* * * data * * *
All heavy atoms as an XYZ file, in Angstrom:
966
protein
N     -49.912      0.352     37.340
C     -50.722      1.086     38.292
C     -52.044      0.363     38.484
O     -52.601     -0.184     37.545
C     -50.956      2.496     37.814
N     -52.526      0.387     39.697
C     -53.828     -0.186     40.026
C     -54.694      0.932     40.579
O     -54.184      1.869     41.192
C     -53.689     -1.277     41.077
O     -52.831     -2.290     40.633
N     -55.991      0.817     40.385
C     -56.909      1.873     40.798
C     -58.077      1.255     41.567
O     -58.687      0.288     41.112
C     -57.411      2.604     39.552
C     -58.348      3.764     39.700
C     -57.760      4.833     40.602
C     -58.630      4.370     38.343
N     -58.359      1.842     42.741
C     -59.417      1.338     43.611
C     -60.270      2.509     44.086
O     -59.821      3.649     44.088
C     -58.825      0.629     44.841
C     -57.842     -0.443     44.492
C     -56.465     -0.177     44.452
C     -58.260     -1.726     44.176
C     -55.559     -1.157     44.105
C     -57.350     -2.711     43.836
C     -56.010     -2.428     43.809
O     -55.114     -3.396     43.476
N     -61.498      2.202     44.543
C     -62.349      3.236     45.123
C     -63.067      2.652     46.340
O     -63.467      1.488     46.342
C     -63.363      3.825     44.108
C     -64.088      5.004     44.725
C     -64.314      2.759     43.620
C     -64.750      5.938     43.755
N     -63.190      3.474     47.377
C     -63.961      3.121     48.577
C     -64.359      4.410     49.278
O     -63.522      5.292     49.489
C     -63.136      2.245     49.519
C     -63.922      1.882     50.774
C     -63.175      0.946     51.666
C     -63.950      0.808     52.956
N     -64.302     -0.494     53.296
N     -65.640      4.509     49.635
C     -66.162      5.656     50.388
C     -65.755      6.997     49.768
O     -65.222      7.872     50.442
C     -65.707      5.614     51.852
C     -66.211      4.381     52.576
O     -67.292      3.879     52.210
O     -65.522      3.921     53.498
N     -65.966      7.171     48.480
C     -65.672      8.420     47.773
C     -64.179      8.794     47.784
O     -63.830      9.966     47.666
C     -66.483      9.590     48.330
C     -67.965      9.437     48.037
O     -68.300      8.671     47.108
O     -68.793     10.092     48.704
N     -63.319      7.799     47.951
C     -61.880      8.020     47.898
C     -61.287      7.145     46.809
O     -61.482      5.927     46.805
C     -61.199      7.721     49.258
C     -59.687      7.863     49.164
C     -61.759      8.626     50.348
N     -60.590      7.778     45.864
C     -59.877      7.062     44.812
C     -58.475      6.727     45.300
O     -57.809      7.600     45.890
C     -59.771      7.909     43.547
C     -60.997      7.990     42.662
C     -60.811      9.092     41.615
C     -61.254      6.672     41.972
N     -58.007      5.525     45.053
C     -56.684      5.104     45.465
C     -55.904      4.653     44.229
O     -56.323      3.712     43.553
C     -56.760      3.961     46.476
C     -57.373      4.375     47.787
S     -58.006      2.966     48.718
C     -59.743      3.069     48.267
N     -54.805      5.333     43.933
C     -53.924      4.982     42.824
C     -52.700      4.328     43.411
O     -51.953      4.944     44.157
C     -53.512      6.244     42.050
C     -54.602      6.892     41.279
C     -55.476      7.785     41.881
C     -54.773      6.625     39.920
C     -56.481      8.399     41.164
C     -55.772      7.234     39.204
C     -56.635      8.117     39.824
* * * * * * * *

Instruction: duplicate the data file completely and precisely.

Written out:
All heavy atoms as an XYZ file, in Angstrom:
966
protein
N     -49.912      0.352     37.340
C     -50.722      1.086     38.292
C     -52.044      0.363     38.484
O     -52.601     -0.184     37.545
C     -50.956      2.496     37.814
N     -52.526      0.387     39.697
C     -53.828     -0.186     40.026
C     -54.694      0.932     40.579
O     -54.184      1.869     41.192
C     -53.689     -1.277     41.077
O     -52.831     -2.290     40.633
N     -55.991      0.817     40.385
C     -56.909      1.873     40.798
C     -58.077      1.255     41.567
O     -58.687      0.288     41.112
C     -57.411      2.604     39.552
C     -58.348      3.764     39.700
C     -57.760      4.833     40.602
C     -58.630      4.370     38.343
N     -58.359      1.842     42.741
C     -59.417      1.338     43.611
C     -60.270      2.509     44.086
O     -59.821      3.649     44.088
C     -58.825      0.629     44.841
C     -57.842     -0.443     44.492
C     -56.465     -0.177     44.452
C     -58.260     -1.726     44.176
C     -55.559     -1.157     44.105
C     -57.350     -2.711     43.836
C     -56.010     -2.428     43.809
O     -55.114     -3.396     43.476
N     -61.498      2.202     44.543
C     -62.349      3.236     45.123
C     -63.067      2.652     46.340
O     -63.467      1.488     46.342
C     -63.363      3.825     44.108
C     -64.088      5.004     44.725
C     -64.314      2.759     43.620
C     -64.750      5.938     43.755
N     -63.190      3.474     47.377
C     -63.961      3.121     48.577
C     -64.359      4.410     49.278
O     -63.522      5.292     49.489
C     -63.136      2.245     49.519
C     -63.922      1.882     50.774
C     -63.175      0.946     51.666
C     -63.950      0.808     52.956
N     -64.302     -0.494     53.296
N     -65.640      4.509     49.635
C     -66.162      5.656     50.388
C     -65.755      6.997     49.768
O     -65.222      7.872     50.442
C     -65.707      5.614     51.852
C     -66.211      4.381     52.576
O     -67.292      3.879     52.210
O     -65.522      3.921     53.498
N     -65.966      7.171     48.480
C     -65.672      8.420     47.773
C     -64.179      8.794     47.784
O     -63.830      9.966     47.666
C     -66.483      9.590     48.330
C     -67.965      9.437     48.037
O     -68.300      8.671     47.108
O     -68.793     10.092     48.704
N     -63.319      7.799     47.951
C     -61.880      8.020     47.898
C     -61.287      7.145     46.809
O     -61.482      5.927     46.805
C     -61.199      7.721     49.258
C     -59.687      7.863     49.164
C     -61.759      8.626     50.348
N     -60.590      7.778     45.864
C     -59.877      7.062     44.812
C     -58.475      6.727     45.300
O     -57.809      7.600     45.890
C     -59.771      7.909     43.547
C     -60.997      7.990     42.662
C     -60.811      9.092     41.615
C     -61.254      6.672     41.972
N     -58.007      5.525     45.053
C     -56.684      5.104     45.465
C     -55.904      4.653     44.229
O     -56.323      3.712     43.553
C     -56.760      3.961     46.476
C     -57.373      4.375     47.787
S     -58.006      2.966     48.718
C     -59.743      3.069     48.267
N     -54.805      5.333     43.933
C     -53.924      4.982     42.824
C     -52.700      4.328     43.411
O     -51.953      4.944     44.157
C     -53.512      6.244     42.050
C     -54.602      6.892     41.279
C     -55.476      7.785     41.881
C     -54.773      6.625     39.920
C     -56.481      8.399     41.164
C     -55.772      7.234     39.204
C     -56.635      8.117     39.824